The team PD Loggers has developed a wearable device that enables patients to re-initiate normal activity when a ‘freezing episode’ is detected
PD Loggers, a team of three students from the National University of Singapore, has won the Intel Singapore Invent 50 competition for its wearable monitoring device that helps improves the lives of Parkinson’s patients.
The team also took home S$10,000 (over US$7,100), in addition to a laptop hooked up with an Intel RealSense camera. It will also get an internship opportunity with Intel.
PD Loggers’s product can attack the ‘freezing episodes’ of Parkinson’s patients. (Freezing episodes refer to the temporary, involuntary inability to move and is common amongst Parkinson’s patients). The product wirelessly monitors the movements of the patient, and when a freezing episode is detected, it helps the person re-initiate normal activity.
“This is surprising. We actually were not expecting [to win]. Our system was feasible, but our competitors had nice- looking prototypes,” Val Mikos, a 26-year-old PhD student and member of PD Loggers, told e27.
His team mate and 24-year-old Daniel Lee Chi Cheng explained why he thought his team might have won. “The way I see it is that we [did not] have a ‘wow solution’ to solve ‘wow problems’. We were trying a new method to solve an old problem,” he said. “We are thankful for the whole experience, not just the victory.”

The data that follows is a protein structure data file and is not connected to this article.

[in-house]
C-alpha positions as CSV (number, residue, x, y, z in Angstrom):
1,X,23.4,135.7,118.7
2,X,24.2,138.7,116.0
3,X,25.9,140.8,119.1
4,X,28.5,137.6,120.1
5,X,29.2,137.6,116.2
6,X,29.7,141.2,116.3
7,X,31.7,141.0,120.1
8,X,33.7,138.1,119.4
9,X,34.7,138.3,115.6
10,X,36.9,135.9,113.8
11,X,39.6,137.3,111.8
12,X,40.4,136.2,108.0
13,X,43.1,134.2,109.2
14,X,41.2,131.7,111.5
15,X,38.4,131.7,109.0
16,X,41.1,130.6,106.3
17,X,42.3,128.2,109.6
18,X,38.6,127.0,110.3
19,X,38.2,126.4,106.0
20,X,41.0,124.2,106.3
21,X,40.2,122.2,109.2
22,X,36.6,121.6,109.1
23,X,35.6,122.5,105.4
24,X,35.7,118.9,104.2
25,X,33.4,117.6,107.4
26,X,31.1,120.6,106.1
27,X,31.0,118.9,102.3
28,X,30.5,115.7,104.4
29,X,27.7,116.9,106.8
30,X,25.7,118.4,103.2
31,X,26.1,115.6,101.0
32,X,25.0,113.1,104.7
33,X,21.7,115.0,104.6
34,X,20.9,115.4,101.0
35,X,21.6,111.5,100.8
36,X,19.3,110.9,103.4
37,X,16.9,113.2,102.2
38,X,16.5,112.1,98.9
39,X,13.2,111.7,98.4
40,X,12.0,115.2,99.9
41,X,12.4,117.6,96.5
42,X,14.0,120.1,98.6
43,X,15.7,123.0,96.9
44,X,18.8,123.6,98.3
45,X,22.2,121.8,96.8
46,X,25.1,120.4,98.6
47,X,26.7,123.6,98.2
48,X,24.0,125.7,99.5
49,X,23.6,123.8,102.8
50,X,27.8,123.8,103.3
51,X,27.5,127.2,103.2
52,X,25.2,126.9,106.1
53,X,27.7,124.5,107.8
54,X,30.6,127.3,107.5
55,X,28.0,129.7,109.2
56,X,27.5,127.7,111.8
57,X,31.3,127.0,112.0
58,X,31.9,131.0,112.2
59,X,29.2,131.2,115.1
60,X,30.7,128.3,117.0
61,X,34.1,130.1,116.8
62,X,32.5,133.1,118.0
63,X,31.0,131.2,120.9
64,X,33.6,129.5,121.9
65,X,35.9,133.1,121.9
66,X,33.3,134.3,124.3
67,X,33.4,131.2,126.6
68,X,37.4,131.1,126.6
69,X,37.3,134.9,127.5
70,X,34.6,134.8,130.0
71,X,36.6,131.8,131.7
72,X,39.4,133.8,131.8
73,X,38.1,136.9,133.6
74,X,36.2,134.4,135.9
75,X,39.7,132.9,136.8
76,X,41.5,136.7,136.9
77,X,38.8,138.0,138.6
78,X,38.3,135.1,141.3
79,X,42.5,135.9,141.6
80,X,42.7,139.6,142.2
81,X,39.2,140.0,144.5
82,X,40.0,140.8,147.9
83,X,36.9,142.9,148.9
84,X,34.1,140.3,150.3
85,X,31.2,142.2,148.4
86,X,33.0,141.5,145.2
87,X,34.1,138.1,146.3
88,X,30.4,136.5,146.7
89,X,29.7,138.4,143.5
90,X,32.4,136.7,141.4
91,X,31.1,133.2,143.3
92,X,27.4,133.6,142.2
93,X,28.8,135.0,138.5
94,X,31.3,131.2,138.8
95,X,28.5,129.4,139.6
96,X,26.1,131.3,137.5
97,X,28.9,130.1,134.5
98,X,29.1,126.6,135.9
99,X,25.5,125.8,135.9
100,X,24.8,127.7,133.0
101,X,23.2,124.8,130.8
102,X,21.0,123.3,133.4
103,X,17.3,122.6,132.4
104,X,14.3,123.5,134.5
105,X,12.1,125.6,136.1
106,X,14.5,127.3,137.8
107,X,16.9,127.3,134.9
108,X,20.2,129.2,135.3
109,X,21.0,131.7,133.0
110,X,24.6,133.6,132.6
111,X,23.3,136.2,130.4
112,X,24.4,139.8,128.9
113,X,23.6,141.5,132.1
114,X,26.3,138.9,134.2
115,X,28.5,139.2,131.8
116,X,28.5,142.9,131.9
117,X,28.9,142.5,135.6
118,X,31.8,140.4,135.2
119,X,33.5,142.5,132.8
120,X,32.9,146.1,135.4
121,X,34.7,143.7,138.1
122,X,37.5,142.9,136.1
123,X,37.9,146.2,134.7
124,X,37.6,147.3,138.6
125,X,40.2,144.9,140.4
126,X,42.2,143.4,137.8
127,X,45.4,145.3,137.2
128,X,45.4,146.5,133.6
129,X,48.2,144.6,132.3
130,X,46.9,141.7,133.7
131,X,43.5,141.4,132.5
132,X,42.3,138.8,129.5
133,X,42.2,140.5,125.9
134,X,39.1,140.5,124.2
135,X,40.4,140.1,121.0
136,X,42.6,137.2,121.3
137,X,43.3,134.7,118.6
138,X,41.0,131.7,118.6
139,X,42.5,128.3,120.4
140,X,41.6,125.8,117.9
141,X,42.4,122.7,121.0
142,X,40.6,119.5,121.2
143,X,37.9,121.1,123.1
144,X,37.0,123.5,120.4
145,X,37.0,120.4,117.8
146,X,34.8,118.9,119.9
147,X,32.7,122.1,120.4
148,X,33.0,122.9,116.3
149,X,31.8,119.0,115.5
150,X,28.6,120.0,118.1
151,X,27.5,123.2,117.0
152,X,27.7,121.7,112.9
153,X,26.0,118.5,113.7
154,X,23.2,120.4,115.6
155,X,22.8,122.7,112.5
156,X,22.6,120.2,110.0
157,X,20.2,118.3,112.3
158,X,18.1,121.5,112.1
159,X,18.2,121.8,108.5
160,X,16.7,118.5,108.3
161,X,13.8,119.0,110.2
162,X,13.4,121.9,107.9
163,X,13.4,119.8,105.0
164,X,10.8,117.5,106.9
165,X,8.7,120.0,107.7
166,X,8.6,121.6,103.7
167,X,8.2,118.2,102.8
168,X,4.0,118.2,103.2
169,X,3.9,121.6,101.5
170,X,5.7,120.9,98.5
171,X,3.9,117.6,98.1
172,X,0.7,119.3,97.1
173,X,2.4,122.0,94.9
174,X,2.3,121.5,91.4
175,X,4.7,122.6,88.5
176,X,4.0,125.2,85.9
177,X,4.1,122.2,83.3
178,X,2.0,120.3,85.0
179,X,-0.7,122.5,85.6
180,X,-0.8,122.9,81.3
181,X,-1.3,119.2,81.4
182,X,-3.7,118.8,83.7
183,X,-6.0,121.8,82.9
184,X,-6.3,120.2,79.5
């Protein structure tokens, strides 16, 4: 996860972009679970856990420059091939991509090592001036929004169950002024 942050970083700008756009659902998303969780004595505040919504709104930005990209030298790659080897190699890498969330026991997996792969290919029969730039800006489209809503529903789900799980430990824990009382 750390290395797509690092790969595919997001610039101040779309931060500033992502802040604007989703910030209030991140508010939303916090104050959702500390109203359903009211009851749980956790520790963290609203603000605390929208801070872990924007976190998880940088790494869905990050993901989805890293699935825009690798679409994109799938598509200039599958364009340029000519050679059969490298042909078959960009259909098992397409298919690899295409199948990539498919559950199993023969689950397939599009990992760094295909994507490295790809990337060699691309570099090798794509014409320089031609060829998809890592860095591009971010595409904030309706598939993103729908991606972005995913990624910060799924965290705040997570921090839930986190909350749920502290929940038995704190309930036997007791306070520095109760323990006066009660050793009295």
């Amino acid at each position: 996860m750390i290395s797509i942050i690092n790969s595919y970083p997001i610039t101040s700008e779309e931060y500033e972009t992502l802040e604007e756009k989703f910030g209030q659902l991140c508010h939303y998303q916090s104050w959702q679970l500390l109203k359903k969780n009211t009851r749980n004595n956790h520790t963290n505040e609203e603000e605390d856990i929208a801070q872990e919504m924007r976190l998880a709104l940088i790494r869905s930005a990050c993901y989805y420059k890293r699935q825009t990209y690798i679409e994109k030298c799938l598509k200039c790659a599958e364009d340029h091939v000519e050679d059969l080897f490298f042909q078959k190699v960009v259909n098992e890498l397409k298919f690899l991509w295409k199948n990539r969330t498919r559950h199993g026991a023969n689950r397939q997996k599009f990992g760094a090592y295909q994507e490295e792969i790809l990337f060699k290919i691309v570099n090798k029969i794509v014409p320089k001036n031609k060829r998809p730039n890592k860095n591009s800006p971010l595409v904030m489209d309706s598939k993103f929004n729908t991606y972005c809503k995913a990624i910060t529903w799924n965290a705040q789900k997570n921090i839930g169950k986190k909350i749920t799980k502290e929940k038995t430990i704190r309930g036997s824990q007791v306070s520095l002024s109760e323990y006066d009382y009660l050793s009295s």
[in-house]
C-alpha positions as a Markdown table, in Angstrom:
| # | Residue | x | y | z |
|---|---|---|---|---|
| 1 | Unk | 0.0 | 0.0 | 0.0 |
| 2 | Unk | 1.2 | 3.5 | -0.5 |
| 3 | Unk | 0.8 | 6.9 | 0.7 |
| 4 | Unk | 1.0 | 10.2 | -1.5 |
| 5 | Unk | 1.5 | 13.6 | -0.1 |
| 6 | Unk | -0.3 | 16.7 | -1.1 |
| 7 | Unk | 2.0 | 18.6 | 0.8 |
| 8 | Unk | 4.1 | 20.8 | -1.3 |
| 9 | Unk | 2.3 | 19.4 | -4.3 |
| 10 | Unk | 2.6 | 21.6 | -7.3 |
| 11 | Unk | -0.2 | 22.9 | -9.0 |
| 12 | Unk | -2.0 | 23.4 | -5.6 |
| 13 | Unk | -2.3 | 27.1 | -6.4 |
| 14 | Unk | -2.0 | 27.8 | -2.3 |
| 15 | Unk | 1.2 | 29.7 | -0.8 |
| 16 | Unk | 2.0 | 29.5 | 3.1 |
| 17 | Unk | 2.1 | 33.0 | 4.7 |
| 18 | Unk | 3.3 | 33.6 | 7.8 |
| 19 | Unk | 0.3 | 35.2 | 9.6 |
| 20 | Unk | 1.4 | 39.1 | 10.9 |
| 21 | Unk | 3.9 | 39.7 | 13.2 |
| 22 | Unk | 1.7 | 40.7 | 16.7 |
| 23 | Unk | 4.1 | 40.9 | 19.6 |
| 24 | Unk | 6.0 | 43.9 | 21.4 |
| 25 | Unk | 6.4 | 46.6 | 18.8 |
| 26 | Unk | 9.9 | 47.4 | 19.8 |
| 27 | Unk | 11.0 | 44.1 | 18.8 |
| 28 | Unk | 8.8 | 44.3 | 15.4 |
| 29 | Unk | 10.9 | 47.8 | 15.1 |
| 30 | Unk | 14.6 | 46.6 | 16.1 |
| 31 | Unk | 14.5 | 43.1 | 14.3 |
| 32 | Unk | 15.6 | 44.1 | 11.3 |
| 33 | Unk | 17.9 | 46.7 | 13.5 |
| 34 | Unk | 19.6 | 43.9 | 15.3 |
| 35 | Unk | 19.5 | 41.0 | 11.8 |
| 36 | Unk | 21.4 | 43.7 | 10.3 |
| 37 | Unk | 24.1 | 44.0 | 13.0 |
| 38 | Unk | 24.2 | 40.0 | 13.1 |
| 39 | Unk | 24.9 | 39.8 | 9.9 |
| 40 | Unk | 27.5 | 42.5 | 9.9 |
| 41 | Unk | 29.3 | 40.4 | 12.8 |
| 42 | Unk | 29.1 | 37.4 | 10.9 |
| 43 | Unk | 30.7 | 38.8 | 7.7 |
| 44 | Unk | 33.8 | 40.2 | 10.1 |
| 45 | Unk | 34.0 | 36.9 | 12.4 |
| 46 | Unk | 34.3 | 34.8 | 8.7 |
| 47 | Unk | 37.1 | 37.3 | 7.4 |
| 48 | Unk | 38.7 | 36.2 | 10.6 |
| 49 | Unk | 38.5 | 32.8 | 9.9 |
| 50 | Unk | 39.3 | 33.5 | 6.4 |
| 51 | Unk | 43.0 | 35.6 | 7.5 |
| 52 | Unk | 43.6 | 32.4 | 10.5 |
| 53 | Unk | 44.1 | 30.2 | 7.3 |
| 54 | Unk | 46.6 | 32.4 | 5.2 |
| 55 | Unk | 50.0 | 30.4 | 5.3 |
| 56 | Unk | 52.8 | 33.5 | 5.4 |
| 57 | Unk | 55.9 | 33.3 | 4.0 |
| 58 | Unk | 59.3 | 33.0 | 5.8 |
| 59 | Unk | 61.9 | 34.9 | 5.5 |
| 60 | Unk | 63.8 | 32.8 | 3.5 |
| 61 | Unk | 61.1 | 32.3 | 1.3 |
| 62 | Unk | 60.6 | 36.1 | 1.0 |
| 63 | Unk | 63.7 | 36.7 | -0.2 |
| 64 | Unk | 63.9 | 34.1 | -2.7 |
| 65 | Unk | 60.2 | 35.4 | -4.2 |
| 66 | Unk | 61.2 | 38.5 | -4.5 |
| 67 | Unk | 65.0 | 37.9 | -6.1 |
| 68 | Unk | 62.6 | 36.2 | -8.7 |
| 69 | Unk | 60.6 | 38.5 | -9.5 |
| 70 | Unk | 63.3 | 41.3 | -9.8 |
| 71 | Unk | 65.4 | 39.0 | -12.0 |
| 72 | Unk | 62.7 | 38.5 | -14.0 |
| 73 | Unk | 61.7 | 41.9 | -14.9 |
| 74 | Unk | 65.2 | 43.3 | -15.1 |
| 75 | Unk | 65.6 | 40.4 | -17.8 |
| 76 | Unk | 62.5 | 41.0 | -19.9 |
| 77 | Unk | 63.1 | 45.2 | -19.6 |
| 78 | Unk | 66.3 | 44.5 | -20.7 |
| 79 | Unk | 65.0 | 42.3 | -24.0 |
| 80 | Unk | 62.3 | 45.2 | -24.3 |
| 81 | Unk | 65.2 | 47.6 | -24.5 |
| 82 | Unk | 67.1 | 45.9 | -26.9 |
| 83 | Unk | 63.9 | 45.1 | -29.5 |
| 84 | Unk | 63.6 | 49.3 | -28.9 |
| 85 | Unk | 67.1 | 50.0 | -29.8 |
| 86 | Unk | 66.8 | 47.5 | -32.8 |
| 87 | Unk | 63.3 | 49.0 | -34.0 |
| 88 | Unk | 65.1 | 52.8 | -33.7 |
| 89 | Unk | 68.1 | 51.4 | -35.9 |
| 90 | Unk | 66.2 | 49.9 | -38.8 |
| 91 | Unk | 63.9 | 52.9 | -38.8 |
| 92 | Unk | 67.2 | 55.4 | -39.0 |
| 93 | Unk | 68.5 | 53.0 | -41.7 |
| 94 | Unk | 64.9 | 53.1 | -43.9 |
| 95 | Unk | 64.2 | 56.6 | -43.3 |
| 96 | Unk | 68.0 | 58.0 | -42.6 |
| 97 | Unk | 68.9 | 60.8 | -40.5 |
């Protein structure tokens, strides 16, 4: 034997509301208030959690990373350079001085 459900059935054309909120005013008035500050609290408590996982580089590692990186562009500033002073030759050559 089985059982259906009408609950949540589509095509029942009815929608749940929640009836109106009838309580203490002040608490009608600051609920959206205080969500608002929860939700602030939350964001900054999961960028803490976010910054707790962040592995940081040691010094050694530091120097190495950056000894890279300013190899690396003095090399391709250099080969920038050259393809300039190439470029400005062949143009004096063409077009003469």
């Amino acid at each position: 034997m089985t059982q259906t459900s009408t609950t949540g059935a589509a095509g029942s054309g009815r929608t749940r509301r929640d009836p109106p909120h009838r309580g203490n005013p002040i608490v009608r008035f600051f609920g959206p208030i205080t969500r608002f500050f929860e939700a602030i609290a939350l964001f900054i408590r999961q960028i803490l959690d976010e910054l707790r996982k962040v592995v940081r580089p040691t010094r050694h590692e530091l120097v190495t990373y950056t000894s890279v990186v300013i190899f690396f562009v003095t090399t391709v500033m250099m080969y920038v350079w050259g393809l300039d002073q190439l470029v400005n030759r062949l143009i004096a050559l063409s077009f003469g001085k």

Speaking at the event, Singapore’s Minister for Education Ong Ye Kung shared that when he was a secondary school student, he attempted to build an umbrella that could cook eggs, but failed. “You are able to do much more than I could at this age. Continue that quest. Use the technology that you have. Build upon it. Be courageous. Be brave. And I think you will make yourself proud.”
PD Loggers was selected from a group of 18 finalists. The team was chosen by a panel of 14 judges comprising noted personalities from the education, government and private sectors, including representatives from SPRING and A*star.
At the contest, the judges looked for the social impact of the product, commercial viability, how complete the thought process was, and whether the group could take the project forward. Furthermore, additional ‘bonus points’ were given if the judges felt something was particularly interesting.
“We had more than 400 student submissions from 12 universities and polytechnics. Of this, 18 of the most promising were selected. For the next three months [after the selection], there was intense mentoring. The projects tackled a range of problems — from healthcare to home automation,” said Dr. Anjan Ghosh, Intel’s Regional Director of Corporate Affairs.
Team Hydrone, another team from NUS that has developed an amphibious drone to help monitor water quality, won the second prize and a cheque of S$5,000 (US$3,500). The third prize went to Team Green from Nanyang Technological University for it mobile gamification app that helps motivate people to adopt an energy-saving lifestyle. The team also won S$3,000 (US$2,100).
Finally, a team from Nanyang Polytechnic and NUS won the Facebook contest for a system that allows the elderly and visually-impaired to use Braille to indicate their bus of choice, which then alerts the driver when the person boards the bus.
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